Blackfriars (Road) Bridge
listed road bridge for pedestrians and vehicles crossing the Thames from Blackfriars on the north to Southwark on the South Bank. Designed by Sir William Cubitt's son Joseph (1811-1872), whose most notable work was for the Great Northern Railway. Cubitt's colleague was a "Mr. H. Carr, M. Inst. C.E." but despite Cubitt's request, Carr's name was not given in the records ("Obituary"). The five-arched bridge was built from 1864-69, using both cast iron and wrought-iron, granite, brickwork, and Portland stone. [Click on this and the following images for larger pictures.], EC4, a Grade II
The bridge has a number of ornamental touches, as required by the committee in charge. In particular, the piers have elaborately carved capitals, with birds and a floral design by John Birnie Philip, and there are floral studs on the ironwork of the arches and criss-crossing "trellis" over them, with a foliate pattern on the cornice above. Another ornamental touch is the Gothic style of the balustrade along the top (see listing text). Less happily, at the design stage there was a "Battle of the Bridge," over whether it should have three or five arches: according to Cubitt's obituarist, this is what resulted in "cross traffic" at the north end and the "awkward shoulder" on the south end.
Left: Detail showing decorative elements of the bridge. Right: The opening of the bridge as illustrated in the Illustrated London News of 13 November 1869, and shown on the tiling of the pedestrian underpass on the South Bank.
Nevertheless, after much wrangling the bridge was successfully completed and opened by the Queen on the way to opening the Holborn Viaduct, on 6 November 1869. Unfortunately for Cubitt, perhaps, this last major work of his was upstaged by the next item on the royal agenda that day. The Times report did describe the bridge as "another grand avenue of approach from south to north, equal, if not superior, to existing communications across the Thames at Westminster and London-bridge," but added, with some enthusiasm, "London has many bridges but only one Viaduct." Cubitt, described in his obituary as a self-effacing man, might not have minded that his achievement was somewhat overshadowed.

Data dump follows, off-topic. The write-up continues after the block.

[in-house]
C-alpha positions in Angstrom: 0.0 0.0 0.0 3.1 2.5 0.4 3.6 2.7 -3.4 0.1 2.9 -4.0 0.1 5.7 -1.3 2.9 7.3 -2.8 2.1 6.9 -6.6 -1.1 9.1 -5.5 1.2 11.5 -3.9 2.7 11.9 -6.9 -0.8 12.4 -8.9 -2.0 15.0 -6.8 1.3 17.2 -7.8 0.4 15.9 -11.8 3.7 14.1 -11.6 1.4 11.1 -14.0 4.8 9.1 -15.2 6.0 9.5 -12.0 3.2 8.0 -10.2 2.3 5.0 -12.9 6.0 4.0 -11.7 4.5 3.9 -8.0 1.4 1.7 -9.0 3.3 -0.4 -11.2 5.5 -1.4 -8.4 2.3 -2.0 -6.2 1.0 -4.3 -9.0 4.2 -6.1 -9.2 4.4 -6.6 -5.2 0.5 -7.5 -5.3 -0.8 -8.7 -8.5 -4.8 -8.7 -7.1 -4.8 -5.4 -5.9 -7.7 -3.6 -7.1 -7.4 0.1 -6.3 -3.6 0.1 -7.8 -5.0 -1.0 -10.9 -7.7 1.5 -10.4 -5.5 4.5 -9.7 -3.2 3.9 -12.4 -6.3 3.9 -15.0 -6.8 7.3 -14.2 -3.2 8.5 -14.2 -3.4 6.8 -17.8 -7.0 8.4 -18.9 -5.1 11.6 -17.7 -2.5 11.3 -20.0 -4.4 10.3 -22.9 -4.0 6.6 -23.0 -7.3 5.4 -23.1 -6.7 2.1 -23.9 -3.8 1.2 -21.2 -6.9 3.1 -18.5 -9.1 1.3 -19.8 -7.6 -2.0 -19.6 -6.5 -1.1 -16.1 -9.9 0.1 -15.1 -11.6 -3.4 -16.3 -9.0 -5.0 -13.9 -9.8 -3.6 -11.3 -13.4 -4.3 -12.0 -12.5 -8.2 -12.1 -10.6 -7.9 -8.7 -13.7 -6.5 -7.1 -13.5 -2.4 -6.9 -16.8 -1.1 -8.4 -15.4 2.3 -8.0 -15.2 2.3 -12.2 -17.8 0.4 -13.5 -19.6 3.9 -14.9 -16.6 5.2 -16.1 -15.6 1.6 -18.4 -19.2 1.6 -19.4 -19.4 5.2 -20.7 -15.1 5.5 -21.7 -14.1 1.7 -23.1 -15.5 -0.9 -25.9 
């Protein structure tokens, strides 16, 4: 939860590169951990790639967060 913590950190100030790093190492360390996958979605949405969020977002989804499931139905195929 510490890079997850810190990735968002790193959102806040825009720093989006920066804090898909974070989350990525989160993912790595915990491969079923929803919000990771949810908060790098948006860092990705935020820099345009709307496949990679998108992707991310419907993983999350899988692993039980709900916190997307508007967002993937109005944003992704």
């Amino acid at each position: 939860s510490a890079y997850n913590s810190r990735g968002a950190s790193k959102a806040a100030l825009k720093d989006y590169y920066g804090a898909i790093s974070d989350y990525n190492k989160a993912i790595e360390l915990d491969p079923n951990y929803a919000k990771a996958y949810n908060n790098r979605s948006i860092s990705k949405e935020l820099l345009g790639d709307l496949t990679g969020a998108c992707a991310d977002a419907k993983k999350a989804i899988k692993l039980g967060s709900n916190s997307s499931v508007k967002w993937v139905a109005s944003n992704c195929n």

The Earlier Road Bridge
Glimpses into the history of the bridge shown on the underpass tiling. Left: Three designs by Edward Oakley for the first Blackfriars Bridge, 1756. Right: Part of Mylne's bridge under construction in 1764.
Cubitt's was not the first bridge at this spot. Looking at the history of this Thames crossing, the Survey of London tells us:
In 1756 the Mayor, Aldermen and Commons of the City of London obtained authority by Act of Parliament to build a bridge at Blackfriars, the third bridge across the Thames to be erected in the London area. It was designed by Robert Mylne. The ﬁrst pile was driven in 1760; it was made passable as a bridle way in 1768 and was opened to trafﬁc in 1769. It was made free of toll in 1785. Mylne's bridge lasted just over 100 years. Its decay was hastened by the increased scour in the bed of the river following the rebuilding of London Bridge. [Another image: the demolition of Mylne's bridge]
The Blackfriars Railway Bridges, Past and Present
The two Cubitt bridges — the road bridge in the foreground and then beyond it the first Blackfriars Railway Bridge and the Station on the South Bank — as originally pictured in the Illustrated London News, and now illustrated on the wall of the underpass.
Similarly, there were two railway bridges here, this time of course both from the Victorian era. The first was again designed by Joseph Cubitt, here working with F. T. Turner, and it was built 1862-64 in the run-up to the new road bridge, and for many years crossed the river in tandem with it. It was built to carry the London, Chatham and Dover Railway (see Weinreb et al. 72-73). This bridge was taken down in 1984.
The surviving Blackfriars Railway Bridge, as seen today. Red piers from the older bridge can be glimpsed under the arch on the right.
The only Blackfriars Railway Bridge that we see today is the one designed later in the period by John Wolfe Barry in partnership with Henry Marc Brunel (1842-1903), Isambard Kingdom Brunel's second son. This one was built from 1884-86. It too has five wrought-iron arches faced with cast iron, but since it now has solar panels above it, it looks rather different from the way it looked in the past. This one was originally built to carry the Holborn Viaduct Station Company Railway over the river.
A closer view of the stout piers of the earlier railway bridge, still standing in the water.
First and last two photographs by Colin Price. Close-up of decorative elements, and photographs of the underpass illustrations, by George P. Landow. Commentary and formatting by Jacqueline Banerjee. [You may use the images without prior permission for any scholarly or educational purpose as long as you (1) credit the photographer and (2) link your document to this URL in a web document or to the Victorian Web in a print document.]
- The demolition of Mylne's road bridge
- Early postcard of Blackfriars (road) Bridge
- Panoramic view of the road bridge, with St Paul's in the background, shown on the underpass tiling
"Blackfriars Bridge, 1869." Engineering Timelines. Web. 16 March 2016.
Blackfriars Bridge, EC4." British Listed Buildings. Web. 16 March 2016.
"Blackfriars Bridge and Blackfriars Road." In Survey of London: Volume 22, Bankside (The Parishes of St. Saviour and Christchurch Southwark). Ed. Howard Roberts and Walter H. Godfrey (London, 1950): 115-121. Web. 16 March 2016.
"Obituary. Joseph Cubitt, Vice-President." Minutes of the Proceedings of the Institution of Civil Engineers 39 (1875): 248-51. ICE Virtual Library. Web. 16 March 2016.
Weinreb, Ben, et al. The London Encyclopaedia. 3rd ed. London: Macmillan, 2008.
Created 16 March 2016